Middle age is truly miserable, according to a study using data from 80 countries showing that depression is most common among men and women in their 40s.
British and U.S. researchers found that happiness for people in countries ranging from Albania to Zimbabwe follows a U-shaped curve, where life begins cheerful before turning tough during middle age and then returning to the joys of youth in the golden years.
Previous studies have shown that psychological well-being remained flat throughout life, but the new findings to be published in the journal Social Science & Medicine suggest we are in for a topsy-turvy emotional ride.
"In a remarkably regular way throughout the world, people slide down a U-shaped level of happiness and mental health throughout their lives," Andrew Oswald of Britain's Warwick University, who co-led the study, said.
The researchers analyzed data on depression, anxiety levels, and general mental health and well-being taken from some 2 million people in 80 countries.
For men and women, the probability of depression slowly builds and then peaks when they are in their 40s — a similar pattern found in 72 countries, the researchers said.
About eight nations — mostly in the developing world — did not follow the U-shaped pattern for happiness levels, Oswald and his colleague, David Blanchflower of Dartmouth College, wrote. "It happens to men and women, to single and married people, to rich and poor, and to those with and without children," Oswald said. "Nobody knows why we see this consistency."
One possibility may be that people realize they won't achieve many of their aspirations at middle age, the researchers said. Another reason could be that after seeing their fellow middle-aged peers die, people begin to value their own remaining years and embrace life once more.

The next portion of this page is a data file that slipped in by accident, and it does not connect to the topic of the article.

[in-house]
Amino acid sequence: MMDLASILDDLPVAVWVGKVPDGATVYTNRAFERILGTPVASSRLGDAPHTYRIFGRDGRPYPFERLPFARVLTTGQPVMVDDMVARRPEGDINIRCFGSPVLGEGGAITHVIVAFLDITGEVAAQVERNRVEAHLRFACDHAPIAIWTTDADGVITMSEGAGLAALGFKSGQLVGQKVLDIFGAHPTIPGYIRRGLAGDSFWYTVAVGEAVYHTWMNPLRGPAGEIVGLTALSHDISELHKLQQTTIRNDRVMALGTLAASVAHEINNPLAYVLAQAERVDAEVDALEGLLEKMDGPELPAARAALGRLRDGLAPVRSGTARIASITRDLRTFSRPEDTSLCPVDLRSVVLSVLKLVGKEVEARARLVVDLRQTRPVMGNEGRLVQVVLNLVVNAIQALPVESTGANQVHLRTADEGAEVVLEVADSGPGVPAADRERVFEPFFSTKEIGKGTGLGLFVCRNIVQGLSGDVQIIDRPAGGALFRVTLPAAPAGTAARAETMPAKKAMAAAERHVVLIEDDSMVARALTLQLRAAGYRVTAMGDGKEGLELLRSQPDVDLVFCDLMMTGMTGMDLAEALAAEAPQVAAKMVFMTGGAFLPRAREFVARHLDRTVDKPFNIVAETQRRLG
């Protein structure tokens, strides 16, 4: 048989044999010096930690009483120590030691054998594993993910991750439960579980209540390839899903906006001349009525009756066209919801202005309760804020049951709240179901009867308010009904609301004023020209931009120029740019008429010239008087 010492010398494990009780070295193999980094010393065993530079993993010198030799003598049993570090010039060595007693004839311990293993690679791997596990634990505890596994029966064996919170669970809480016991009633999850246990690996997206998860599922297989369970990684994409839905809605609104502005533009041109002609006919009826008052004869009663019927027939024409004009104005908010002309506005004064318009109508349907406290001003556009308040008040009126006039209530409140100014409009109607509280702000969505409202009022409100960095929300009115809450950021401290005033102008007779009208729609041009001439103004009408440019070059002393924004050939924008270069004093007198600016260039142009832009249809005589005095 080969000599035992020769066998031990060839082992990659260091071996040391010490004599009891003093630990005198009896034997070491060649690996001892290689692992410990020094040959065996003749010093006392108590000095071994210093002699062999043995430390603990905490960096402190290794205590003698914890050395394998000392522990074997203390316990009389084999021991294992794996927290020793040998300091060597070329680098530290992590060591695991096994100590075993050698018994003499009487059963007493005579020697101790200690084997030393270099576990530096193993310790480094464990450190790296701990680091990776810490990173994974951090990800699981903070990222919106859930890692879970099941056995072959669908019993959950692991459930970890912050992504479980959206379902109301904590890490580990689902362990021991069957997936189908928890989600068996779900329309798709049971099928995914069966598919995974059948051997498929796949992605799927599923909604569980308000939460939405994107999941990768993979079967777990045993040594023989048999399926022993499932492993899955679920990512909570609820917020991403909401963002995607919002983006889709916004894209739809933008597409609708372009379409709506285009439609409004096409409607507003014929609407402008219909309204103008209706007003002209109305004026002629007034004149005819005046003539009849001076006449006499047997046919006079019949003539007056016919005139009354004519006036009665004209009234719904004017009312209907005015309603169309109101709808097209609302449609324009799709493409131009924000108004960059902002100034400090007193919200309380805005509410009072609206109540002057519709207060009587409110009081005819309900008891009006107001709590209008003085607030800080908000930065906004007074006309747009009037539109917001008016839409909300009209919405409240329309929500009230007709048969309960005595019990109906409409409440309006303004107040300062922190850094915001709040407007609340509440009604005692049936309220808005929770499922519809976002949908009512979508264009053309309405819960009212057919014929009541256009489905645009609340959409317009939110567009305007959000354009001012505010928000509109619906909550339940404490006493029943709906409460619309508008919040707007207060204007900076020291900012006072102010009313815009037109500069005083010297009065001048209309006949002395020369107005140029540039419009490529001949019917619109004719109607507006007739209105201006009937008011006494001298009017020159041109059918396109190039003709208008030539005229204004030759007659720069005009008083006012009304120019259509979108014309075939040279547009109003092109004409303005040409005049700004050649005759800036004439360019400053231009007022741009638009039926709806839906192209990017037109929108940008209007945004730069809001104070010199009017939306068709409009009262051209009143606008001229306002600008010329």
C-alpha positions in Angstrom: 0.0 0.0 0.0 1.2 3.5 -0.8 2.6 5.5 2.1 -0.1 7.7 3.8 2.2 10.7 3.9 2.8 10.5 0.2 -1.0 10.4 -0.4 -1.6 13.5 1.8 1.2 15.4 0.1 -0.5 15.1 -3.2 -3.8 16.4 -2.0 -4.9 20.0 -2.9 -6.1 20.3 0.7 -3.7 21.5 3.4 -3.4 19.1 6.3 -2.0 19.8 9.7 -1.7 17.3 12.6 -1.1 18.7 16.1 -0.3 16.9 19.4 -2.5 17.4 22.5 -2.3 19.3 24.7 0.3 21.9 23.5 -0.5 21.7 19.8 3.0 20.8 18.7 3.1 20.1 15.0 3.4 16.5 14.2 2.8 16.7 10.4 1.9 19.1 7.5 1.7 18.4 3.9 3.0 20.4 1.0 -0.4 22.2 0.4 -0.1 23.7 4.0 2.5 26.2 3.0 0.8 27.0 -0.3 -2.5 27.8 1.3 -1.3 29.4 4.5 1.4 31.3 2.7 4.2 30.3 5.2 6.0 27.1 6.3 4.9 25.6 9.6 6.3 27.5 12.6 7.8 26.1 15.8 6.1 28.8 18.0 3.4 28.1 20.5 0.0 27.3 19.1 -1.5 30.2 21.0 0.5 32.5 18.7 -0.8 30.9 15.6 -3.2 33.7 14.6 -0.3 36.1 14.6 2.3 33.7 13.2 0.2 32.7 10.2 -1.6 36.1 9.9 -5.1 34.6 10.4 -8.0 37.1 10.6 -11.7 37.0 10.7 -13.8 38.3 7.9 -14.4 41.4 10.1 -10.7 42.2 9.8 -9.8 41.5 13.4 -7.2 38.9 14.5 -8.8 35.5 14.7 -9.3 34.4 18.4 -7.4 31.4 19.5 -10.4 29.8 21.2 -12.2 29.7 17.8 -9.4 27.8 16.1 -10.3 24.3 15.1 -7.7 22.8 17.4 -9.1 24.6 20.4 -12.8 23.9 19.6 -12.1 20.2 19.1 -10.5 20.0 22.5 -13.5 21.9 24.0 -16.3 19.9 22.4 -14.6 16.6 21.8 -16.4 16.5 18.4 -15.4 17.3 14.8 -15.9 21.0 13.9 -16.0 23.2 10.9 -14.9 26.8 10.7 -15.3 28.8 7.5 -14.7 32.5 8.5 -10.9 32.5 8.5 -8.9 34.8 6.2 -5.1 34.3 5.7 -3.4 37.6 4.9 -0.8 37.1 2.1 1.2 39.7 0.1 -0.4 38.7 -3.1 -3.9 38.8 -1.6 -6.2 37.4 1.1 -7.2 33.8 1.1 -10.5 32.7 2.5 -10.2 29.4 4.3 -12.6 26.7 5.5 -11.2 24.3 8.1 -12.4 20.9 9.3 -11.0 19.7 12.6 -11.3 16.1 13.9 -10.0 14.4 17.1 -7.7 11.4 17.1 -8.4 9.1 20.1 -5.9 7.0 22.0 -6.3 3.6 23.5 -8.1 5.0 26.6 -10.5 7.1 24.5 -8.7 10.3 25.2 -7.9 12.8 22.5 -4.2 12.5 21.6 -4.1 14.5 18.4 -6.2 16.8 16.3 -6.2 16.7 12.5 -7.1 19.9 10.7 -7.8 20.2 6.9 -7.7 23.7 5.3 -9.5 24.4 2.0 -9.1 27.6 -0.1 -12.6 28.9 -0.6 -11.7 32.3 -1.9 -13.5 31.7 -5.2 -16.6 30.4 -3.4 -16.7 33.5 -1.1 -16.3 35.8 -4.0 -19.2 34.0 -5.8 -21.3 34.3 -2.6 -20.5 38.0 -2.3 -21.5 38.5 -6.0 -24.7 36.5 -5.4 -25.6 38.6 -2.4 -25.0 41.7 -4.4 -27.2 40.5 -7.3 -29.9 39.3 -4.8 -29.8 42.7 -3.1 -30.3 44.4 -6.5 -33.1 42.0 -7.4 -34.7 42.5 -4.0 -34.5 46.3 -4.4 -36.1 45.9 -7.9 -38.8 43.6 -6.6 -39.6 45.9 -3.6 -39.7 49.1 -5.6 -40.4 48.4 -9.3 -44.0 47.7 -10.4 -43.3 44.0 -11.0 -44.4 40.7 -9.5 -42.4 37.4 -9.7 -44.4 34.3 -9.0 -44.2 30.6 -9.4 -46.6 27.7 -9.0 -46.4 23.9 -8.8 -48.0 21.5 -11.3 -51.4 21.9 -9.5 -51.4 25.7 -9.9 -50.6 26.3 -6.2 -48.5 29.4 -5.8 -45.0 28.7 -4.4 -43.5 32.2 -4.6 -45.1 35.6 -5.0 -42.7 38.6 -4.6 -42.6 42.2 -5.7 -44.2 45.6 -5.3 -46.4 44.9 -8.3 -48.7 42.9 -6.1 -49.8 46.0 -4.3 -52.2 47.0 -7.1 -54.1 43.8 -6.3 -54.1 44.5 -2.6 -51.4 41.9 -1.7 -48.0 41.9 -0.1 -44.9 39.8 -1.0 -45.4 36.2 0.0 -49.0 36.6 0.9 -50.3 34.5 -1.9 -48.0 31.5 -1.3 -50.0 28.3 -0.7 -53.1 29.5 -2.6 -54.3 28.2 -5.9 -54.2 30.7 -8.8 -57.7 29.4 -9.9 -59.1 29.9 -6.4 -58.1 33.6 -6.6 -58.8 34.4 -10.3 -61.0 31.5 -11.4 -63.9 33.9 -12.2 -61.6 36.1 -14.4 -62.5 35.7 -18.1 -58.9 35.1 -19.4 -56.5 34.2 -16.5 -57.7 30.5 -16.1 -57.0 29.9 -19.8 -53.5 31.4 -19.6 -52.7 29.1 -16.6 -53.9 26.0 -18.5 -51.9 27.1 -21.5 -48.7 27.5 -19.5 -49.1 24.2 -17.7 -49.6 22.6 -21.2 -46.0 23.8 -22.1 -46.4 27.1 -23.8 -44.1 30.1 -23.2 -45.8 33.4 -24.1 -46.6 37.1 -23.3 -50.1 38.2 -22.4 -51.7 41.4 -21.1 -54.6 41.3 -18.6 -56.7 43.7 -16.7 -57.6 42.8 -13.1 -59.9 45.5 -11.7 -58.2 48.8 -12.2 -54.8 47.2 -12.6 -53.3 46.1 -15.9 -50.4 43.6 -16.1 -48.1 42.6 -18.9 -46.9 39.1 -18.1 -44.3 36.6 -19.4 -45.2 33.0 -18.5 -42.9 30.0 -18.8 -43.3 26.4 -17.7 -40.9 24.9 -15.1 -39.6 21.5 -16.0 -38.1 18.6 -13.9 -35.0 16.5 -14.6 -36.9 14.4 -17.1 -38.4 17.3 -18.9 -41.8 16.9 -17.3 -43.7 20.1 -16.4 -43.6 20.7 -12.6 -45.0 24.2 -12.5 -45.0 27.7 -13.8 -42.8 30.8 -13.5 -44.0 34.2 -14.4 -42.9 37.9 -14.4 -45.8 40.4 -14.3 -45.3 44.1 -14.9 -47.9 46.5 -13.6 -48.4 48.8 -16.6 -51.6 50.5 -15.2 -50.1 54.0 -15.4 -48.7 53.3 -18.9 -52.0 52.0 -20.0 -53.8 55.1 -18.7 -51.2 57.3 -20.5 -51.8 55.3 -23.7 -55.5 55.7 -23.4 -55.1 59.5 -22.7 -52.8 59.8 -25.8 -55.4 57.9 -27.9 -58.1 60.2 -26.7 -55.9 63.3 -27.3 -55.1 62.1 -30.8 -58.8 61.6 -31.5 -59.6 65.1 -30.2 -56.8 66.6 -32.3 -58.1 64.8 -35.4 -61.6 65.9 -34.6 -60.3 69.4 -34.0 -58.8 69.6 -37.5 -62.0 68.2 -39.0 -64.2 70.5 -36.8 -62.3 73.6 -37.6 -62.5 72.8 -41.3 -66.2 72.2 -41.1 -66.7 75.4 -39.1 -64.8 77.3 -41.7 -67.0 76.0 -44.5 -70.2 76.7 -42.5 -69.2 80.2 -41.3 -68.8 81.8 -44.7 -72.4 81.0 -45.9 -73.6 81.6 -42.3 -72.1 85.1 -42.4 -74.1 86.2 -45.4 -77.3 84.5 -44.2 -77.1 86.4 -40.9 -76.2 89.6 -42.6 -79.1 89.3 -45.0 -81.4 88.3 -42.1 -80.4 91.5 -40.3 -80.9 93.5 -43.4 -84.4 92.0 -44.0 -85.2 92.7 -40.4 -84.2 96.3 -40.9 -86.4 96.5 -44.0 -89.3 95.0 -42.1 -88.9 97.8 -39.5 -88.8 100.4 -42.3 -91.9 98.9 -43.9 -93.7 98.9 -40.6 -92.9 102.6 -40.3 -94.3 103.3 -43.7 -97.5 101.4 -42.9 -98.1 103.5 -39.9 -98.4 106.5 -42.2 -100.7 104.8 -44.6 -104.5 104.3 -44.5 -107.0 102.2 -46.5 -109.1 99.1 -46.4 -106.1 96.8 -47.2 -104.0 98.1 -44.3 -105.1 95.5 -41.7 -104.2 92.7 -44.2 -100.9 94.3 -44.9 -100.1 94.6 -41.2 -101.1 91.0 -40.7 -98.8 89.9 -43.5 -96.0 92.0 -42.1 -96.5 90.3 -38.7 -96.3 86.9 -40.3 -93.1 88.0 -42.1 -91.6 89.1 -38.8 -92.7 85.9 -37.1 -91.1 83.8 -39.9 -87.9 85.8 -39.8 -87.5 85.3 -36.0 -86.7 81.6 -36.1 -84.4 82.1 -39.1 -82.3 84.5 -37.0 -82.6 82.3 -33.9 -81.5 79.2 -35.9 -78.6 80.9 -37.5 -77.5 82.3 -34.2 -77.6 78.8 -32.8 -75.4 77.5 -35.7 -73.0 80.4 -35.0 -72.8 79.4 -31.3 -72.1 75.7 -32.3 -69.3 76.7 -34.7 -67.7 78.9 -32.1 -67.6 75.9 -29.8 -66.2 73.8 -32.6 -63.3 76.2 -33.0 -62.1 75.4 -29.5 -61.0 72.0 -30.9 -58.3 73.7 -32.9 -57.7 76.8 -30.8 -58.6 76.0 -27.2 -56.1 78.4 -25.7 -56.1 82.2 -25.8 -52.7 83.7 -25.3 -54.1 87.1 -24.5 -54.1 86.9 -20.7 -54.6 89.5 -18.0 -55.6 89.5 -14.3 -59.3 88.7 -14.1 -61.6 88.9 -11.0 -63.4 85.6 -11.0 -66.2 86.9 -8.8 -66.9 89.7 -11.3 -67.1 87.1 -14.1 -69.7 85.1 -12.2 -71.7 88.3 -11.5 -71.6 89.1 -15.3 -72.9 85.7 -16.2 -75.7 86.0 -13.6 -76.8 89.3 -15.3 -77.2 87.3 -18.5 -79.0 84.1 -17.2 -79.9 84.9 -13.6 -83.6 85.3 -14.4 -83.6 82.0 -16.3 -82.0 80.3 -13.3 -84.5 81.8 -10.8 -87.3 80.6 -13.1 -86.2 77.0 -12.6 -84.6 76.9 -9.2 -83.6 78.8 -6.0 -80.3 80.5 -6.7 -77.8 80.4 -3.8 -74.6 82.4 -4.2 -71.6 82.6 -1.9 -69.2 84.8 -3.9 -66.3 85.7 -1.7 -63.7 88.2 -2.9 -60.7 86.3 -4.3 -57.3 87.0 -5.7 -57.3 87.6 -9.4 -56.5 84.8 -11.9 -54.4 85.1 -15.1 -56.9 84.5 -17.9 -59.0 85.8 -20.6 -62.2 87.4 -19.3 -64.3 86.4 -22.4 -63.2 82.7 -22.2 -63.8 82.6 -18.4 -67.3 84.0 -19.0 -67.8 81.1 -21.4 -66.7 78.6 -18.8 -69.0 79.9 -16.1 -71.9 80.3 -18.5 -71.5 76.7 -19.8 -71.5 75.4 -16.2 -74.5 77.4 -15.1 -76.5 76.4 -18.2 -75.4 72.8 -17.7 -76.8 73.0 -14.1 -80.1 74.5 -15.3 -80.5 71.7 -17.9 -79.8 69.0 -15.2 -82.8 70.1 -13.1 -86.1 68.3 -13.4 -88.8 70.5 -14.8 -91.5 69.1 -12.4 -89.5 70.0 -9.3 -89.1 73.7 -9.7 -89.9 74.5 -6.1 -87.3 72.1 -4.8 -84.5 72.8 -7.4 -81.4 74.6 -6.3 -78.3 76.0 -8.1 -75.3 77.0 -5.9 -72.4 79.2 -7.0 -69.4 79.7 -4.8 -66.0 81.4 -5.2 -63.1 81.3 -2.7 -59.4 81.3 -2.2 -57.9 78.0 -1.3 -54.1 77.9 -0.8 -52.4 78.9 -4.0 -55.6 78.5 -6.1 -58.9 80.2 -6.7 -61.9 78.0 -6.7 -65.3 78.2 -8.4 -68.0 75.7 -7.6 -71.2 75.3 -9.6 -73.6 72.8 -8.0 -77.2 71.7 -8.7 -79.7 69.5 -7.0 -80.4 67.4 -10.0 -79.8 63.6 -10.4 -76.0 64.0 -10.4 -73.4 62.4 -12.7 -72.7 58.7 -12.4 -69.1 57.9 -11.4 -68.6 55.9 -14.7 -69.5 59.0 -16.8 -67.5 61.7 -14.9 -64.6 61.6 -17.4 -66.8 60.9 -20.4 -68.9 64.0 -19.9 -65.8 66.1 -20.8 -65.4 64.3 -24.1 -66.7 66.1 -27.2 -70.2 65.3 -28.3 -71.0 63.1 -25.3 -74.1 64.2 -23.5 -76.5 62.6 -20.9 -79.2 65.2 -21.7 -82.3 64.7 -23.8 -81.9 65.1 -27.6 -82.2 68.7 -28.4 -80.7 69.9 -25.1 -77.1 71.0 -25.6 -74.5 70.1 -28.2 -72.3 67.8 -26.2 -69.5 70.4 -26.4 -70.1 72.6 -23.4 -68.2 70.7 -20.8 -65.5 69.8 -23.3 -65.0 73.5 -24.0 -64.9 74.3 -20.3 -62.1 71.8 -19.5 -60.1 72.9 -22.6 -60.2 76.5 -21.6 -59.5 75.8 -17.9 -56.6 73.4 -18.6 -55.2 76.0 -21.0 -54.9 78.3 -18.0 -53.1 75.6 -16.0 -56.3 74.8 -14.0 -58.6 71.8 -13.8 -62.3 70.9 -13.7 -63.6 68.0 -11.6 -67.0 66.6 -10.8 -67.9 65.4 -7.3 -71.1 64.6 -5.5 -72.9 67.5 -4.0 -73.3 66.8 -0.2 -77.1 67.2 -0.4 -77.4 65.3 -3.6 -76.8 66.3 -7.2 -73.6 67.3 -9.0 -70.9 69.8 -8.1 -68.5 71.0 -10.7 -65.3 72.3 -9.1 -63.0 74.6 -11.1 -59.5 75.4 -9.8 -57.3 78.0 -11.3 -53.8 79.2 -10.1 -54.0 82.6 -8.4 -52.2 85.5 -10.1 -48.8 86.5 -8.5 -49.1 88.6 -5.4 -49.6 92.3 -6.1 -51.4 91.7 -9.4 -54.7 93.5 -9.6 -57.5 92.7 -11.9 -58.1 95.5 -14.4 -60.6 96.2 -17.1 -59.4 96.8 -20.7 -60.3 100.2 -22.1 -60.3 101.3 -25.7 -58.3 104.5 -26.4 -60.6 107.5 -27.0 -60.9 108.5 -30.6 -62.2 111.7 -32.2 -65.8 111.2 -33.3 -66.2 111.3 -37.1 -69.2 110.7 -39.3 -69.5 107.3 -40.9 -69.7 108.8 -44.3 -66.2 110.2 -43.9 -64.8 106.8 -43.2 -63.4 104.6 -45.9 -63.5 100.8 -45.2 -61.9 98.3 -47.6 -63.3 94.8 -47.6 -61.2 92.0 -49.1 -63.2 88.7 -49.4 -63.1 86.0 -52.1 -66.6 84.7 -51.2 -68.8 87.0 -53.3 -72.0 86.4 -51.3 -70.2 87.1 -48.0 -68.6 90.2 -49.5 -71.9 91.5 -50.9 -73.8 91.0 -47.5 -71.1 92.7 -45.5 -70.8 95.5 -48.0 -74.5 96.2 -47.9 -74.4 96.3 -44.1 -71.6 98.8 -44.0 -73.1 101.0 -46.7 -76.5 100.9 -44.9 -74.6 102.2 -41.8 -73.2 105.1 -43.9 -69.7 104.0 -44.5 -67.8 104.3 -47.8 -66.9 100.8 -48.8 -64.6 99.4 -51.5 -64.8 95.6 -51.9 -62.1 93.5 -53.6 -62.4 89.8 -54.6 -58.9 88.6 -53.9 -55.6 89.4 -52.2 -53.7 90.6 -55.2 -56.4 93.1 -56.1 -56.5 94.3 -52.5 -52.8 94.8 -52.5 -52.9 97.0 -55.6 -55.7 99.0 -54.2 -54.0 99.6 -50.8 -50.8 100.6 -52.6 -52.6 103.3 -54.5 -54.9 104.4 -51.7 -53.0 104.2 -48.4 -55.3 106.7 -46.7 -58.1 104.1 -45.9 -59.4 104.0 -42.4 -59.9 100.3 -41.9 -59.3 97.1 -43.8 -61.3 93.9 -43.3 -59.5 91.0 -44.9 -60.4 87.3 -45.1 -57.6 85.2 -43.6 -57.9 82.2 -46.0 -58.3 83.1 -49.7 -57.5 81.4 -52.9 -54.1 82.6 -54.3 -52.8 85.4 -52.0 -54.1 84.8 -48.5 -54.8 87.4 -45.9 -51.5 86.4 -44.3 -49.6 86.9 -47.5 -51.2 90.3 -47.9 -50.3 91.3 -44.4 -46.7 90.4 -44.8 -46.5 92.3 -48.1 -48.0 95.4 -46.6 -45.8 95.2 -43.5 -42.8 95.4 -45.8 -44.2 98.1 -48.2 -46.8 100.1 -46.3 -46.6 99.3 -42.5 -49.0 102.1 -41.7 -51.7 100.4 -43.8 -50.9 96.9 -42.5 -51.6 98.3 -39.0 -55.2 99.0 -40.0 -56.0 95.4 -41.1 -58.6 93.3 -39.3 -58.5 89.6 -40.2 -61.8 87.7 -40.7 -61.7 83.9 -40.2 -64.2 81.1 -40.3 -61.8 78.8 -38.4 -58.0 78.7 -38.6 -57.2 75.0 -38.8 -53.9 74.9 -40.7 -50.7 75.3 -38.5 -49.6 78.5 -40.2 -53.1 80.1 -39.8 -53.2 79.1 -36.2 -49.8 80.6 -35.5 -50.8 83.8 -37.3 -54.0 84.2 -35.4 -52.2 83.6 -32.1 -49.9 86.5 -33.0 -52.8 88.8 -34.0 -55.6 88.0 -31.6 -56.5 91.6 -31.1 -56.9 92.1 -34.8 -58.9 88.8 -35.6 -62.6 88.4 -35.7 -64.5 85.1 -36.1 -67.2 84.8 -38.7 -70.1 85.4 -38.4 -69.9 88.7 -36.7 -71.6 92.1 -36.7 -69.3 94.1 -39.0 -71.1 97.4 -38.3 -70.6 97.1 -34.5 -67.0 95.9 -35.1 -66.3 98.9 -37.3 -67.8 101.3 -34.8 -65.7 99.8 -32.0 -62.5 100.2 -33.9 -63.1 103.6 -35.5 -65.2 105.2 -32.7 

But the good news is that if people make it to 70 and are still physically fit, they are on average as happy and mentally healthy as a 20-year old.
"For the average person in the modern world, the dip in mental health and happiness comes on slowly, not suddenly in a single year," Oswald said. "Only in their 50s do people emerge from this low period."
The occurrence of depressive illness is rising. Currently, depression is ranked fourth among the 10 leading causes of the global burden of disease. The World Health Organization estimates that by 2020, it will have moved to second place. On average, twice as many women as men suffer from depression. Between 10 and 20 million people attempt suicide each year. More than 800,000 succeed.
For centuries, there were few ways to treat mental and brain disorders.
During the 19th century, humanistic reforms led only to the building of nicer asylums to hide the mentally ill from the rest of us. Public fear of insanity undermined efforts to reform mental-health policies. In 1959, the World Health Organization reported that "great numbers of mentally ill people are still shut away behind walls by the prejudices and incomprehension of society. The efforts to have the mentally ill treated as other sick people who can be cured are likely to remain fruitless as long as irrational fear of 'madness' is not conquered.''
A recent World Health Organization survey covering 185 of 192 member states showed that the situation has not changed much in the last 40 years. In 43 percent of the countries studied, there was no policy for addressing mental-health issues.
Fortunately, medical facilities both public and private are reaching out to formulate proactive programs. Further improvements are likely thanks to rapid advances in understanding how the brain works. Currently, there are cost-effective interventions which enable most persons with mental, brain, or behavioral disorders to become functioning and productive members of their communities and to live normal lives.